Wednesday, March 28, 2007

Wild Ancestors of Garden Plants

You can find the ancestors of many common garden plants growing wild in yards and fields. Yesterday I found large amounts of wild mustard in an abandoned barnyard. There are several varieties of wild mustard and its relatives (like cress). I don't know what kind of this is, maybe field cress, but there's a lot of it. The young leaves are spicy and have that distinctive mustard green flavor.

Wild Mustard
The Mustard Family

There's so much mustard in this lot that I'm going to try freezing some. The time when many of these wild greens are abundant and tender is short, so freezing or canning some seems like a good strategy. Then the other 10 months of the year when you can't find goosegrass or succulent chickweed, you can still get the unique tastes and nutritional profile of some of these plants.

Wild Lettuce
Young Wild Lettuce

The wild lettuce is also up and coming. Wild lettuce produces a milky latex when you break off a leaf. It tastes bitter even when young. That's why I like to cook it instead of having it raw in salads. It blends in well with the mustard greens, so a mix of these two cooked together can be pretty good.

Oh! While weeding my mom's flower beds, I dug up a six-inch thick bundle of wild onions. This is the best way to get wild greens, since the weeding has to be done anyway. The extra food is just a side benefit. It's a bountiful harvest without having had to plant or cultivate, my favorite kind of gardening.

Thursday, March 22, 2007

Violet Leaf Tea

[The following post was written yesterday, March 21, 2007]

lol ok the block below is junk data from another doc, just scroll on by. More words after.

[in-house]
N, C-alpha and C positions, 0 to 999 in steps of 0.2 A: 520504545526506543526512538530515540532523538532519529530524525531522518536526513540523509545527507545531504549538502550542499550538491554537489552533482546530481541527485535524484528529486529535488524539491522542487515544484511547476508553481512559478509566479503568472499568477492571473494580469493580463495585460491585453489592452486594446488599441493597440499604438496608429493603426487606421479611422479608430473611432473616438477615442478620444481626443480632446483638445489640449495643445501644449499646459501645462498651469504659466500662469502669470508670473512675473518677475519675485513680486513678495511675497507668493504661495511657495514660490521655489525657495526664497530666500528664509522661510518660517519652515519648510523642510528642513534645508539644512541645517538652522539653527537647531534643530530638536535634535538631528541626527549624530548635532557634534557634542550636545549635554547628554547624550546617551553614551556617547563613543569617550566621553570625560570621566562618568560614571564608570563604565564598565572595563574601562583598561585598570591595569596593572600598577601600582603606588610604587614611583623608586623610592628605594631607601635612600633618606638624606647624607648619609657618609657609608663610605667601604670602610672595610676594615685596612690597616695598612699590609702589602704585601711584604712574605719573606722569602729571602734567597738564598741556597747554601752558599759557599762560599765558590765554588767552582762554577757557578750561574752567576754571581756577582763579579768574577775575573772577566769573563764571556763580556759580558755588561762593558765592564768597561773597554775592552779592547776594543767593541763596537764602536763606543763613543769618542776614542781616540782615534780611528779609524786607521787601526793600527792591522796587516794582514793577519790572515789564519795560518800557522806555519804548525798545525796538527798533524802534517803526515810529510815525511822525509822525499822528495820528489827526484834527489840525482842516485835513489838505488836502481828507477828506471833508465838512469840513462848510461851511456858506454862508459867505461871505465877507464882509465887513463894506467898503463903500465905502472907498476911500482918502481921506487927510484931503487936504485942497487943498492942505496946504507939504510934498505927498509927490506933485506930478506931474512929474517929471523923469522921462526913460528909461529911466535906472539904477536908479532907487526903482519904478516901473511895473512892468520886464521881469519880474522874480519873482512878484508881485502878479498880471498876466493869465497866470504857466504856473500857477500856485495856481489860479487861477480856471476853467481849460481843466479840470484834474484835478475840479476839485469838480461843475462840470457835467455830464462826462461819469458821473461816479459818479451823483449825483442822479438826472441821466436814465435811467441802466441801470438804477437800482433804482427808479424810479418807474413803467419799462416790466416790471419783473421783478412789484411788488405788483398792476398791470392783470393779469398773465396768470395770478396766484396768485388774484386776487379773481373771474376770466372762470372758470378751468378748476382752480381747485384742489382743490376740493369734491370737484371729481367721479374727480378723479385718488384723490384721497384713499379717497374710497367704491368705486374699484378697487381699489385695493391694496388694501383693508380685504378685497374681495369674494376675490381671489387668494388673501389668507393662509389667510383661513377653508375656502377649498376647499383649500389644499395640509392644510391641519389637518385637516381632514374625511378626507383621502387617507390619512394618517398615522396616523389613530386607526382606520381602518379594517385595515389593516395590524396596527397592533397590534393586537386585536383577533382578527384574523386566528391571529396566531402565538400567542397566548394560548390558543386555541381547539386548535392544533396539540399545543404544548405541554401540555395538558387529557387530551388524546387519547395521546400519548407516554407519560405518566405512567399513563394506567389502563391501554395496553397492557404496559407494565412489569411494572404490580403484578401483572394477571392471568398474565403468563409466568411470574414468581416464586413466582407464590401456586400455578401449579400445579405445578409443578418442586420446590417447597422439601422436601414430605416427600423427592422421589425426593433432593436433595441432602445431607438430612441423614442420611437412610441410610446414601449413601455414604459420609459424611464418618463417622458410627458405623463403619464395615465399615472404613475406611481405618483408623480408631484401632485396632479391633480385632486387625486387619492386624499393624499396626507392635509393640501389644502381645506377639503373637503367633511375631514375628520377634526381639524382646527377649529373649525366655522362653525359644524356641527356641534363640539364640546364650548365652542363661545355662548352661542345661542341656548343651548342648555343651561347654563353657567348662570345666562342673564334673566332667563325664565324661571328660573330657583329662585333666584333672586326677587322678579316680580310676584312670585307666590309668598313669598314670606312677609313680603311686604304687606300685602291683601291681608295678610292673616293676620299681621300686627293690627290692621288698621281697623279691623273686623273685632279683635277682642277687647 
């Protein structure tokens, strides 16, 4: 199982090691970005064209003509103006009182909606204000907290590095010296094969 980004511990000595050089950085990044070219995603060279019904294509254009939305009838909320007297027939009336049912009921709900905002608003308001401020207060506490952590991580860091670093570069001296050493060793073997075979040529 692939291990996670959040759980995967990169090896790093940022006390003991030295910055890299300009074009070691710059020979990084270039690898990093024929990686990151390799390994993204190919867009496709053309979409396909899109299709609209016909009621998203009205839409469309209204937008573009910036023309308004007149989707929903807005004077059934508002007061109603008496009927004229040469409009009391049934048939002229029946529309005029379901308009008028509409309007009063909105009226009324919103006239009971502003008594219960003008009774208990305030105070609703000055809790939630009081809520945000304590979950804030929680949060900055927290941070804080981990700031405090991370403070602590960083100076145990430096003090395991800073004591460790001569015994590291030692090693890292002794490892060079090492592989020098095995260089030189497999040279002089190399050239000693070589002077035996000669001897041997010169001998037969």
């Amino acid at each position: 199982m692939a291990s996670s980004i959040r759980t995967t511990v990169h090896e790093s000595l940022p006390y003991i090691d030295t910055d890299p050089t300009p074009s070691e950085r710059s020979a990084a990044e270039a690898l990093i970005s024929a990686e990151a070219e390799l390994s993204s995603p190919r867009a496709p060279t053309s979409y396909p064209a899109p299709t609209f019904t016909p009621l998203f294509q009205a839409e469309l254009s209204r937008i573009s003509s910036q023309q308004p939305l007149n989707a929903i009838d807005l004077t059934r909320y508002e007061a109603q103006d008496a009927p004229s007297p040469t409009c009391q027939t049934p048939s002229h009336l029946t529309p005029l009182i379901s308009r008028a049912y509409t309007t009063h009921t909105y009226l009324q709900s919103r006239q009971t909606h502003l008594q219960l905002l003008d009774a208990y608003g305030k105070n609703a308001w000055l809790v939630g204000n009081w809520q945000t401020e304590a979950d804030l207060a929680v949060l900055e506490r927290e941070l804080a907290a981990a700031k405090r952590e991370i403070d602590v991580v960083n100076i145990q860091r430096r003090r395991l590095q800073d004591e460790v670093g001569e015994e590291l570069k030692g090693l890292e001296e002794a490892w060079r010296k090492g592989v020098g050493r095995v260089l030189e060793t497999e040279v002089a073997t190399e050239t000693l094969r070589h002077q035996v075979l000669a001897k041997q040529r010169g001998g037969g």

The springtime air smells moist and fertile on this first full day of spring. The earth is like a damp sponge and more rains are forecast for the next five days. The spring rains and the sunshine that should follow next week are all that's needed to send the early plants on an uncontrolled growing spurt. This is great news for wild foods enthusiasts, but also means the grass will need mowing!

One of the early plants that have been making an appearance is the violet. Here's a picture of violets as they make their way out of the ground. I took this about a week ago and you can see how the leaves come up rolled into little tubes before they open. These are less then 1/2" tall.

Violets Emerging from the Rocky Soil
Violets Emerging from the Rocky Soil

In the next picture the violets have begun to open up. You can see the heart-shaped leaf form of the mature plant. The leaves have doubled in height.

Violets One Week Later
Violets One Week Later

You should make sure that violets are identified properly before you decide to try any. The most surefire way to do this is to identify them while they're flowering. That won't be going on for at least another month, so if in doubt, don't pick any of these until you can be positive that they are violets. There are both yellow and purple flowered varieties.

As they get older, violet leaves can be harvested and used in salads or cooked with other greens, but they may be at their best brewed into a tea. The leaves should be dried first to produce the proper flavor. It makes a nice hot drink for chilly spring evenings.

How are the rest of the greens coming along? Well, here's a picture taken beside a garden bed. It shows chickweed and goosegrass growing several inches tall. The goosegrass is the one with the star shaped leaf whorls radiating out from the stem. The chickweed has small teardrop shaped leaves. I've been having both of these plants regularly in salads, and whatever else I can throw them into.

Young Goosegrass and Chickweed

Thanks for listening.

Saturday, March 17, 2007

Nettles, Eggs and Chicken Legs

Nettles and scrambled eggs go great together. I think it's even better than spinach, because the nettles don't impose their flavor on the eggs. The two tastes are more complementary.

A Mess of Greens

There really weren't enough nettles to make a decent stir-fry last night so this morning I picked some nettles and daylily shoots with a few little tender tops of chickweed. I also picked four or five young dandelion leaves and a few sage leaves from my garden.

I sliced the dandelion and sage leaves fine because they're both pretty strong flavored. The other greens got sliced into 5/8" long pieces (the chickweed was so small it didn't need to be sliced).